Author Topic: More US Forces to Saudi Arabia  (Read 2053 times)

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Online tomahawk6

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Re: More US Forces to Saudi Arabia
« Reply #25 on: October 01, 2019, 09:48:43 »
Saudi is more important to Japan, India and Europe for oil. Fortunately due to fracking the US is now self sufficient.

Offline daftandbarmy

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Re: More US Forces to Saudi Arabia
« Reply #26 on: October 01, 2019, 10:24:59 »
Saudi is more important to Japan, India and Europe for oil. Fortunately due to fracking the US is now self sufficient.

I think Saudi oil is still cheaper though, as it basically oozes out of the ground (Jed Clampett like) vs. having to spend alot of money to extract it.
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Online tomahawk6

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Re: More US Forces to Saudi Arabia
« Reply #27 on: October 01, 2019, 10:55:21 »
The US becoming energy self sufficient is a strategic issue. This way we lessen our need for middle east oil. We dont want to repeat Desert Storm if we can help it although it would require calling up the Guard and Reserves. We no longer have the men in uniform that we used to.

Offline E.R. Campbell

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Re: More US Forces to Saudi Arabia
« Reply #28 on: October 01, 2019, 15:35:29 »
The US becoming energy self sufficient is a strategic issue. This way we lessen our need for middle east oil. We dont want to repeat Desert Storm if we can help it although it would require calling up the Guard and Reserves. We no longer have the men in uniform that we used to.


It is, indeed, but there are questions about how long the boom can last.  The US will be a net exporter in 2020, but for how long? The essential element of fracking is that oil is being extracted from "used" fields that had, already, been pumped dry by conventional means ... this is not "new" oil, it is the tail end of old, old fields. Thus for fracking has exceeded expectations, but will it last until 2030 or 2050? That's the strategic question.
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Offline Cloud Cover

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Re: More US Forces to Saudi Arabia
« Reply #29 on: October 01, 2019, 15:40:34 »
A change in political control could result in the cessation of fracking. After that, it’s bust and echo.
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Online tomahawk6

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Re: More US Forces to Saudi Arabia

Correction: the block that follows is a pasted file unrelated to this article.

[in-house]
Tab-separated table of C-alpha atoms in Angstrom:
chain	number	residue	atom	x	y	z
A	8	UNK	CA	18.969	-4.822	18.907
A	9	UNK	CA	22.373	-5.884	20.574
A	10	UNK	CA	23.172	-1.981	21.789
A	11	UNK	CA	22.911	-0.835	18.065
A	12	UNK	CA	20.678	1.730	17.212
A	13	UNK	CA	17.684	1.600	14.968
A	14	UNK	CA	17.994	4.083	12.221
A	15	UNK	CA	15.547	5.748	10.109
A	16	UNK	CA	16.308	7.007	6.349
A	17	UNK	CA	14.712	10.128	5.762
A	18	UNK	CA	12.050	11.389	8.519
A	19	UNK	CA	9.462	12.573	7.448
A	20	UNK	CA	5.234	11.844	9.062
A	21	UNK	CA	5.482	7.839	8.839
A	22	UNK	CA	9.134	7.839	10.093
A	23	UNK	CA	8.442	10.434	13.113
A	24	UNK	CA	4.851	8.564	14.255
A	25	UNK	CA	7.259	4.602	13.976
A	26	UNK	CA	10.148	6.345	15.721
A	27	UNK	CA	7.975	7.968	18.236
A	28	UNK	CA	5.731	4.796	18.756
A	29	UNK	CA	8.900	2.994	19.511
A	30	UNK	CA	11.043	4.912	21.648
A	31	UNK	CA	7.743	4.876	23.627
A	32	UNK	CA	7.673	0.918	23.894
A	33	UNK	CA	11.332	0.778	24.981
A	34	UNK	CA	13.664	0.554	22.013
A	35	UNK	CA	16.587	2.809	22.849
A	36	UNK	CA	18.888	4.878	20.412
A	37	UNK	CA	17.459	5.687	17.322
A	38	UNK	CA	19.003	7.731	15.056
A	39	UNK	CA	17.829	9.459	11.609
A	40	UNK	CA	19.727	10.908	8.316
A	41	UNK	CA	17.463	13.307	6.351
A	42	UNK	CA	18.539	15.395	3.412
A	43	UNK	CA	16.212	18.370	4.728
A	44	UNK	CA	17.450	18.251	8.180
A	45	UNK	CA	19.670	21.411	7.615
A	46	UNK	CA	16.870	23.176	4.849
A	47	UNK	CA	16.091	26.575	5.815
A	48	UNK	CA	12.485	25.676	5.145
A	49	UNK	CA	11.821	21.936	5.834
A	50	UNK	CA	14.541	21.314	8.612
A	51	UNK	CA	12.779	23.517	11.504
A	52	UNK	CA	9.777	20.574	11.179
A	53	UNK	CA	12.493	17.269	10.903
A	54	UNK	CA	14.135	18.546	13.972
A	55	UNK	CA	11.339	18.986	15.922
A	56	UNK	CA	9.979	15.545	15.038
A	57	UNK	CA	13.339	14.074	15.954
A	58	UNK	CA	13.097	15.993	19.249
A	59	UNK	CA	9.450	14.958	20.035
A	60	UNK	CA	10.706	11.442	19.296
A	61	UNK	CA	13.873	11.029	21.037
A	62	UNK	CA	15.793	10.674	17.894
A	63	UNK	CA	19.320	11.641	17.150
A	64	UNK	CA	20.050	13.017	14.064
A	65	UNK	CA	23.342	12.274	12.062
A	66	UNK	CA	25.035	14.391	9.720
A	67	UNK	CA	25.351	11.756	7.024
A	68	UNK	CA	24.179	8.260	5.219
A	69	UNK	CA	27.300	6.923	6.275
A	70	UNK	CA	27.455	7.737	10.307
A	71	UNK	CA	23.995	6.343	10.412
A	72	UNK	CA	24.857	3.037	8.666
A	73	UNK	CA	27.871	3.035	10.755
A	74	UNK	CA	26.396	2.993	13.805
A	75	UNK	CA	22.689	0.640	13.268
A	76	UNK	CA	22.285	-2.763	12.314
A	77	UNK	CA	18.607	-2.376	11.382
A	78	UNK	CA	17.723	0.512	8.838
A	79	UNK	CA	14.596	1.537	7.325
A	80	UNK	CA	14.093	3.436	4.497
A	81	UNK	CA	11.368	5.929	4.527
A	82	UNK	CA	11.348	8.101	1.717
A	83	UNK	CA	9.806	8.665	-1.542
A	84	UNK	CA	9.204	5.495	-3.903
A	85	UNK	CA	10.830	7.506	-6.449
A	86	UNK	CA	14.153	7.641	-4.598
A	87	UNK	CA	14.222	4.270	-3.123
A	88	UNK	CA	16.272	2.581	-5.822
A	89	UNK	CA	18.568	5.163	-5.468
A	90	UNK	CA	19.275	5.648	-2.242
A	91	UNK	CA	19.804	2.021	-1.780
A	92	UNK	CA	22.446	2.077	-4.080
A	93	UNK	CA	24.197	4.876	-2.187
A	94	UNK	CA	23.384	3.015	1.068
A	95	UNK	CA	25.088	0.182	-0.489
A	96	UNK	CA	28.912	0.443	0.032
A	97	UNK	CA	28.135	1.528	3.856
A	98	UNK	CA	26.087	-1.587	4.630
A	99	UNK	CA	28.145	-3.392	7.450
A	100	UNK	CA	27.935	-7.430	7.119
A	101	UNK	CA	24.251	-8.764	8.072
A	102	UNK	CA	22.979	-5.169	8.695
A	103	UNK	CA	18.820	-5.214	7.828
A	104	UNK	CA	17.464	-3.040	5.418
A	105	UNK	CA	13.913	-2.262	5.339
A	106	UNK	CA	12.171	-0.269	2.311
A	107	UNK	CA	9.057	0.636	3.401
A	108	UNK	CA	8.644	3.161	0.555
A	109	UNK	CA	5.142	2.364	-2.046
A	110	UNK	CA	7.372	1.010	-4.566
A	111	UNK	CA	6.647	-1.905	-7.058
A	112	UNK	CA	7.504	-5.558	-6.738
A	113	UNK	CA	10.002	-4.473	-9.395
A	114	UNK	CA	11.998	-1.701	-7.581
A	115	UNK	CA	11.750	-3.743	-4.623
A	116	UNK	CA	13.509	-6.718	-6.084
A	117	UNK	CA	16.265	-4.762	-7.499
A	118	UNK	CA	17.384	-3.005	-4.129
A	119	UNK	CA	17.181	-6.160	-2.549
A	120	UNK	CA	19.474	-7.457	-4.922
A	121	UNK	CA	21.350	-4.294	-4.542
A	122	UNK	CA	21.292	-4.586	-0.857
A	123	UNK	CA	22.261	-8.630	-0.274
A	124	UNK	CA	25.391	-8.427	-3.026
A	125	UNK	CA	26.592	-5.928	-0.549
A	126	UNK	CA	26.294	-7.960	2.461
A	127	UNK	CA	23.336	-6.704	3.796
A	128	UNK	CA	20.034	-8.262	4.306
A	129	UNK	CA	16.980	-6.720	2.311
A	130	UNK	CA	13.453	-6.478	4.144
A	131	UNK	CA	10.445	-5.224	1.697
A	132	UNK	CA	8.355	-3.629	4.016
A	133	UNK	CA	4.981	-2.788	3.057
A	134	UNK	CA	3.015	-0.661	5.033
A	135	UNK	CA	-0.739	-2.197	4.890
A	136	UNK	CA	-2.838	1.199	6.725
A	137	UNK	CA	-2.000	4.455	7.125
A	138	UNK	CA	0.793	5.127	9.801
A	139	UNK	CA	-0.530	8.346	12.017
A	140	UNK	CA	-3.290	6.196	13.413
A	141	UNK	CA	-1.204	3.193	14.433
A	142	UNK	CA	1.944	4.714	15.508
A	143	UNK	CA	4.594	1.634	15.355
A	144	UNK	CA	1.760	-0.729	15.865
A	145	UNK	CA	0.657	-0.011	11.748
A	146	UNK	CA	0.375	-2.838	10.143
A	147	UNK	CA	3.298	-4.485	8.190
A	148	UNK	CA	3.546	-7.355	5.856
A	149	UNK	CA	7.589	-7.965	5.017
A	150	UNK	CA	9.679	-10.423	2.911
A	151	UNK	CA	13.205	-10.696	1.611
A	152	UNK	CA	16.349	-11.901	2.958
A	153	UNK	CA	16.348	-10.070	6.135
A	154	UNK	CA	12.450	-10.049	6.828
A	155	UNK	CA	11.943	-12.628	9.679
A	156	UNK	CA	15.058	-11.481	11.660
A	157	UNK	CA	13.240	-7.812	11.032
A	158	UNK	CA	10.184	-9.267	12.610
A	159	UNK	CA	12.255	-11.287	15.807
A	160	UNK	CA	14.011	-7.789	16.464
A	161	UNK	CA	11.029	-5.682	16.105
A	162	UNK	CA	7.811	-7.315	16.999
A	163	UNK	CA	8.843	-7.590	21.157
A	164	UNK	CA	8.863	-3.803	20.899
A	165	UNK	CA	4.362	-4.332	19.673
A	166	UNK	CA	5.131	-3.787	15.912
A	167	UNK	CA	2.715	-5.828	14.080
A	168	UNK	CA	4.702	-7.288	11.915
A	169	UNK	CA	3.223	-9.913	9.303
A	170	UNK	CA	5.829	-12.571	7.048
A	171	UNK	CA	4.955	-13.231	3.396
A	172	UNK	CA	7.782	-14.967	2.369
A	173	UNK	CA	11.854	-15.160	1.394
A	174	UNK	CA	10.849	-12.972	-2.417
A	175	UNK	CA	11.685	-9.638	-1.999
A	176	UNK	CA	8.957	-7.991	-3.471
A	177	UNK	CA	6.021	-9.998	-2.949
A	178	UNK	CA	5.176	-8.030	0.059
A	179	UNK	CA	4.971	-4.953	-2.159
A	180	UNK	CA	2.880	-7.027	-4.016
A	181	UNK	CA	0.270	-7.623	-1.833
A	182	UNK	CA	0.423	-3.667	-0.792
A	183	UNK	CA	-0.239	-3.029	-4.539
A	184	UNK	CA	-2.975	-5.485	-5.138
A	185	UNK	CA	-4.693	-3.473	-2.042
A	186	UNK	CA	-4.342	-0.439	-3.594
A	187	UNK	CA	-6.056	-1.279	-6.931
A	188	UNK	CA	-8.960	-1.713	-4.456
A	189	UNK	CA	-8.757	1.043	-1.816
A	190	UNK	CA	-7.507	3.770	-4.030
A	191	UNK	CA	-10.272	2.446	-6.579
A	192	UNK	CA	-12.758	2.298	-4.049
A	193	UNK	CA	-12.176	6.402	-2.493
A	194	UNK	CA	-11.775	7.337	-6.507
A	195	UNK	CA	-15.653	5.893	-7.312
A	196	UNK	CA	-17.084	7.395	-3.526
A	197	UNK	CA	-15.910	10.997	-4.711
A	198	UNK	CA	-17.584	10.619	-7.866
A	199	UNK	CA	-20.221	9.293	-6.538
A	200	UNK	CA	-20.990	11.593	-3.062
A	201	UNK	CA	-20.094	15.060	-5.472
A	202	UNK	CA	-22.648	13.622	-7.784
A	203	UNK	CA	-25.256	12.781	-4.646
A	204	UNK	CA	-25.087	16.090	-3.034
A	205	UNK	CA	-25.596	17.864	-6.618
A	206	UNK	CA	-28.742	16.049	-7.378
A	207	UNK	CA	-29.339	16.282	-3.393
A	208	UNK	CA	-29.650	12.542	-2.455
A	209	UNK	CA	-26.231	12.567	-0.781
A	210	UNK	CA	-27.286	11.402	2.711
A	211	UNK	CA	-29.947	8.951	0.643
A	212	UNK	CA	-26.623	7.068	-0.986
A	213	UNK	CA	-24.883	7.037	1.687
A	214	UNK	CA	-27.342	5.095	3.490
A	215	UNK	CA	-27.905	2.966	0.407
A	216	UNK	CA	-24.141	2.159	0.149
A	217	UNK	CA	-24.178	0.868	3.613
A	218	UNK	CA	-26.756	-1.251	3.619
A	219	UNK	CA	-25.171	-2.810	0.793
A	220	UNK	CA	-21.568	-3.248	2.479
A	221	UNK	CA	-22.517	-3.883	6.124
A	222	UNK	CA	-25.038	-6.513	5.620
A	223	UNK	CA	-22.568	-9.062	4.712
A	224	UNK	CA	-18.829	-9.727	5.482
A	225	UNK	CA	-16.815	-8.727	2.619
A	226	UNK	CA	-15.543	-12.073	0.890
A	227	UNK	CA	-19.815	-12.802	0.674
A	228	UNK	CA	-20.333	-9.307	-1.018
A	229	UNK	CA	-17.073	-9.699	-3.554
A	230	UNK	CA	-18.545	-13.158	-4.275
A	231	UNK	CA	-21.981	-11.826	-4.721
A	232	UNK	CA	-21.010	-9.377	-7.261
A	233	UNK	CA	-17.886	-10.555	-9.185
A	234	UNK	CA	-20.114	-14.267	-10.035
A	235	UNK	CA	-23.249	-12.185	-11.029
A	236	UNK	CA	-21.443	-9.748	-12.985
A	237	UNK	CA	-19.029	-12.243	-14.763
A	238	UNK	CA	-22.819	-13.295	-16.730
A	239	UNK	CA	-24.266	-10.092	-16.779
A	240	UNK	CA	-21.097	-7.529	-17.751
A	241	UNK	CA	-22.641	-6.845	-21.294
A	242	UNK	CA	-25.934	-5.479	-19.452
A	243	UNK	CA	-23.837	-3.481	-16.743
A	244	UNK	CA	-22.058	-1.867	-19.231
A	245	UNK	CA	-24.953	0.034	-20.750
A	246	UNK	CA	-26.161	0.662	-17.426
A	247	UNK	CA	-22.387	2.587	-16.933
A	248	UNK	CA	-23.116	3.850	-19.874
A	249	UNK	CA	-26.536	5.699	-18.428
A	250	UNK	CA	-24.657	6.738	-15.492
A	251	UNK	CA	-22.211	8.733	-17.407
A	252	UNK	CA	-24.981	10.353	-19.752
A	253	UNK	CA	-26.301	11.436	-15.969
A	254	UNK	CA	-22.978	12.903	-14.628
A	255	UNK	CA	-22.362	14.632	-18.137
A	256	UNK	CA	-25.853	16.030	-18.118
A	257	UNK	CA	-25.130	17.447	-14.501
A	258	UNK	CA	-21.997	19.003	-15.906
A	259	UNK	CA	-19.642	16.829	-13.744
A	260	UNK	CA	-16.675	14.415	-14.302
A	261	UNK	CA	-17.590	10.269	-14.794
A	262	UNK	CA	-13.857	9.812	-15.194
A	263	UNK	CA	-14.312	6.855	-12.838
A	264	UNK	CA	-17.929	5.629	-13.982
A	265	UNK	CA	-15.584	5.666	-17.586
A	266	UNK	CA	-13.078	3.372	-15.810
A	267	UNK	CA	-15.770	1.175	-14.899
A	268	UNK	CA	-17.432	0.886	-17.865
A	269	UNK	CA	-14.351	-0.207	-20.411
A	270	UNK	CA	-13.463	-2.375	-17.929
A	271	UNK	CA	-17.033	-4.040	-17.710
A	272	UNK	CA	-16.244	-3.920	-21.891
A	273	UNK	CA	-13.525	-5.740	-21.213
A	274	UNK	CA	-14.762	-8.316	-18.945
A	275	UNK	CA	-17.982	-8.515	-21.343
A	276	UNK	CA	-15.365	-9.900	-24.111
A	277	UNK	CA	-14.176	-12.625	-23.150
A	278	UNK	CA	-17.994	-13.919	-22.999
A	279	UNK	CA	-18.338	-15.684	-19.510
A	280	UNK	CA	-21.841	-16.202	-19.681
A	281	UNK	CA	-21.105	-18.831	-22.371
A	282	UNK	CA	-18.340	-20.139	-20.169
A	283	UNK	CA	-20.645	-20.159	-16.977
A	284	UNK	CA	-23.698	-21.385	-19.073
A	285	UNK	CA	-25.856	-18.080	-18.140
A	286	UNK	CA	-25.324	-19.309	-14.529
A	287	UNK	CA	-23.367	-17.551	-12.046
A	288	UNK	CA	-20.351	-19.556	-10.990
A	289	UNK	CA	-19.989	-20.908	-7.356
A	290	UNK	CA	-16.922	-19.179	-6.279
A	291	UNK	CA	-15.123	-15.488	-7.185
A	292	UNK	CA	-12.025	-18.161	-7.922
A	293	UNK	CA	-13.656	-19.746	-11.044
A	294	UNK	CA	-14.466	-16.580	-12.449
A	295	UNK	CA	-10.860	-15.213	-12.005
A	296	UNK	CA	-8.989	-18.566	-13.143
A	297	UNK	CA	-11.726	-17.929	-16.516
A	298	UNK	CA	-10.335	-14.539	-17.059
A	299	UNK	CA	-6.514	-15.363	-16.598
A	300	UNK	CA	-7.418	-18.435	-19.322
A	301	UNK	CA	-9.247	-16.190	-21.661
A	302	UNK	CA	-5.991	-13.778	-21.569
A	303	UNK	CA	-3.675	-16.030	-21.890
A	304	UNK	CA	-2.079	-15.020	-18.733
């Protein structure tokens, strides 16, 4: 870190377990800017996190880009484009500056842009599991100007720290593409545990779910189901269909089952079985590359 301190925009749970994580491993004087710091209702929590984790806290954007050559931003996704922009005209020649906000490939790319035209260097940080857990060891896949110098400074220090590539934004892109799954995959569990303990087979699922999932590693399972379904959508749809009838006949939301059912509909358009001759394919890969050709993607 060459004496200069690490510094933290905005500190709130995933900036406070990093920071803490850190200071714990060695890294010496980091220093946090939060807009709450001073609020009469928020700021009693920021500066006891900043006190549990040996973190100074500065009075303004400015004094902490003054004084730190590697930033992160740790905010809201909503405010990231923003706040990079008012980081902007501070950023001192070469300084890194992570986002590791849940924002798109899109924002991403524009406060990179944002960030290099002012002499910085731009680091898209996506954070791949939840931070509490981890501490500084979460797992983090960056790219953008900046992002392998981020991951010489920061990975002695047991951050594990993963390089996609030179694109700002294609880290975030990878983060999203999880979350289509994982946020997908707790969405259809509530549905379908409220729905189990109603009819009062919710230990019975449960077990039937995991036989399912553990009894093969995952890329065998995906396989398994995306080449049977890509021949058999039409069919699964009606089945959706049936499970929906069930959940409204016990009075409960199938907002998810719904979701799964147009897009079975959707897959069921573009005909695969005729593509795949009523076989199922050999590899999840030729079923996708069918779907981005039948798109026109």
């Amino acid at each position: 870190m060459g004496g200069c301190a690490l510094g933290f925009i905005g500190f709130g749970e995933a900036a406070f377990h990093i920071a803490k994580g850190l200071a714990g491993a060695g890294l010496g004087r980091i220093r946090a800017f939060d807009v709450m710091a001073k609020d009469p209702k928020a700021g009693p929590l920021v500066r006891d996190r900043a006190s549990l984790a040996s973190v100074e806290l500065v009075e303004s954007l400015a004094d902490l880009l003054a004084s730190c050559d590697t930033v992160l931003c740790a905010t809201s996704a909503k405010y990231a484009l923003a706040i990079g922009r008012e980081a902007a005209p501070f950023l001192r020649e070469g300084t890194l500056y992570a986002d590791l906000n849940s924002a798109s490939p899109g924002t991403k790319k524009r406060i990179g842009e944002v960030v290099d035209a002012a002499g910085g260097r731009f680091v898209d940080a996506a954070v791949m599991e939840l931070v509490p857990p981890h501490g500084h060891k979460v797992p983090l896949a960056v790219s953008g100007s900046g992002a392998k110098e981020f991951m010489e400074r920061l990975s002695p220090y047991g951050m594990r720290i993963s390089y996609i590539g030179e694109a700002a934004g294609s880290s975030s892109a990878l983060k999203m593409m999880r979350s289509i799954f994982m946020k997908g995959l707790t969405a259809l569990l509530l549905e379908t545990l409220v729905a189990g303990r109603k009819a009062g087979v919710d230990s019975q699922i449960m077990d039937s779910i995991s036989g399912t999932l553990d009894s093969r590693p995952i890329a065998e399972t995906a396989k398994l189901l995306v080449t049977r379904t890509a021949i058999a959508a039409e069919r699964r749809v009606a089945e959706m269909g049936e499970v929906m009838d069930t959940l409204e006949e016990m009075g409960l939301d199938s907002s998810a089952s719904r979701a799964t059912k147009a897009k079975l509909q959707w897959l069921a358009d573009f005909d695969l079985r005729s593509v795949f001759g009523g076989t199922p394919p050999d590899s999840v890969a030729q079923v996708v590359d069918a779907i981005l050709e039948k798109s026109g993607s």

« Reply #30 on: October 01, 2019, 16:19:04 »

It is, indeed, but there are questions about how long the boom can last.  The US will be a net exporter in 2020, but for how long? The essential element of fracking is that oil is being extracted from "used" fields that had, already, been pumped dry by conventional means ... this is not "new" oil, it is the tail end of old, old fields. Thus for fracking has exceeded expectations, but will it last until 2030 or 2050? That's the strategic question.


The US has huge energy reserves enough to last a couple of hundred years.

Offline E.R. Campbell

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Re: More US Forces to Saudi Arabia
« Reply #31 on: October 01, 2019, 18:29:52 »


The US has huge energy reserves enough to last a couple of hundred years.


Oh ... that's great, but the US Energy Information Administration says that the US has about 40 billion barrels in proven, recoverable oil reserves. Other sources say there are another 45+ billion barrels in other reserves, so far not proven. The USEIA also says that the US consumes 7.5 Billion barrels a year of petroleum products. Let's assume that that is 5 billion barrels of oil consumed a year and that there are 100 billion barrels of recoverable oil in the ground. If the US stops all oil imports, including from Canada, then it's reserves are good for what? 20 years?  :dunno:

Maybe my math is wrong, maybe the data is wrong. :dunno: But, as far as I can see, most sources agree that Venezuela has 300 billion barrels of proven reserves, Saudi Arabia has almost 270 billion barrels, Canada has 170 billion barrels and the USA has 40 billion barrels. So Canada has a century worth of oil in reserve, but the USA?

It is ill that men should kill one another in seditions, tumults and wars; but it is worse to bring nations to such misery, weakness and baseness
as to have neither strength nor courage to contend for anything; to have nothing left worth defending and to give the name of peace to desolation.
Algernon Sidney in Discourses Concerning Government, (1698)
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